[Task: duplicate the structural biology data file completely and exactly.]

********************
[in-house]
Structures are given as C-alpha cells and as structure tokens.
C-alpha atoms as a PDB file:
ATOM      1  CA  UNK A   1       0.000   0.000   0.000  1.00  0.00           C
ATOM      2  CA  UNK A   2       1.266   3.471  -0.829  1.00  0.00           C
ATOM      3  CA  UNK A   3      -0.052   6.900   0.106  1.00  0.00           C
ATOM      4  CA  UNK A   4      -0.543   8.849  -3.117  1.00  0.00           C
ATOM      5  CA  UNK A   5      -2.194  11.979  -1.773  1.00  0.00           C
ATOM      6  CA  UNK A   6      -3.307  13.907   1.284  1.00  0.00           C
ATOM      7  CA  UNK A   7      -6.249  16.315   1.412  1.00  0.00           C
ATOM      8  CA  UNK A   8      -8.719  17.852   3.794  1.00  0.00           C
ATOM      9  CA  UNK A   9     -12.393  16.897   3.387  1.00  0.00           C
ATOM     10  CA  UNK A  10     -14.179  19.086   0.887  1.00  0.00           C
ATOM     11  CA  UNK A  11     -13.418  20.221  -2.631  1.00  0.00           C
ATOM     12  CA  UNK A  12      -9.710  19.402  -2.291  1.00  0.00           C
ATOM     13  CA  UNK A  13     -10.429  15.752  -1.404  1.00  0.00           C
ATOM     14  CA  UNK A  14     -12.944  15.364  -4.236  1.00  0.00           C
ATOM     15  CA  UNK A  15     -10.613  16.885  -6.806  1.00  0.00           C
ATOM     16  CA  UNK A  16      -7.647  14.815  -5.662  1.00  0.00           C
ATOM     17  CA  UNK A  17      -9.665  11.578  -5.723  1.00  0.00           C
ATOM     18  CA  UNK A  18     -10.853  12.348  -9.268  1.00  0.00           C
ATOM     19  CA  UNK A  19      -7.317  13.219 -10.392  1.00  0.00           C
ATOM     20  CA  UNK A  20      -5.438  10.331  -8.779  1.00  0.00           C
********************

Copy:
[in-house]
Structures are given as C-alpha cells and as structure tokens.
C-alpha atoms as a PDB file:
ATOM      1  CA  UNK A   1       0.000   0.000   0.000  1.00  0.00           C
ATOM      2  CA  UNK A   2       1.266   3.471  -0.829  1.00  0.00           C
ATOM      3  CA  UNK A   3      -0.052   6.900   0.106  1.00  0.00           C
ATOM      4  CA  UNK A   4      -0.543   8.849  -3.117  1.00  0.00           C
ATOM      5  CA  UNK A   5      -2.194  11.979  -1.773  1.00  0.00           C
ATOM      6  CA  UNK A   6      -3.307  13.907   1.284  1.00  0.00           C
ATOM      7  CA  UNK A   7      -6.249  16.315   1.412  1.00  0.00           C
ATOM      8  CA  UNK A   8      -8.719  17.852   3.794  1.00  0.00           C
ATOM      9  CA  UNK A   9     -12.393  16.897   3.387  1.00  0.00           C
ATOM     10  CA  UNK A  10     -14.179  19.086   0.887  1.00  0.00           C
ATOM     11  CA  UNK A  11     -13.418  20.221  -2.631  1.00  0.00           C
ATOM     12  CA  UNK A  12      -9.710  19.402  -2.291  1.00  0.00           C
ATOM     13  CA  UNK A  13     -10.429  15.752  -1.404  1.00  0.00           C
ATOM     14  CA  UNK A  14     -12.944  15.364  -4.236  1.00  0.00           C
ATOM     15  CA  UNK A  15     -10.613  16.885  -6.806  1.00  0.00           C
ATOM     16  CA  UNK A  16      -7.647  14.815  -5.662  1.00  0.00           C
ATOM     17  CA  UNK A  17      -9.665  11.578  -5.723  1.00  0.00           C
ATOM     18  CA  UNK A  18     -10.853  12.348  -9.268  1.00  0.00           C
ATOM     19  CA  UNK A  19      -7.317  13.219 -10.392  1.00  0.00           C
ATOM     20  CA  UNK A  20      -5.438  10.331  -8.779  1.00  0.00           C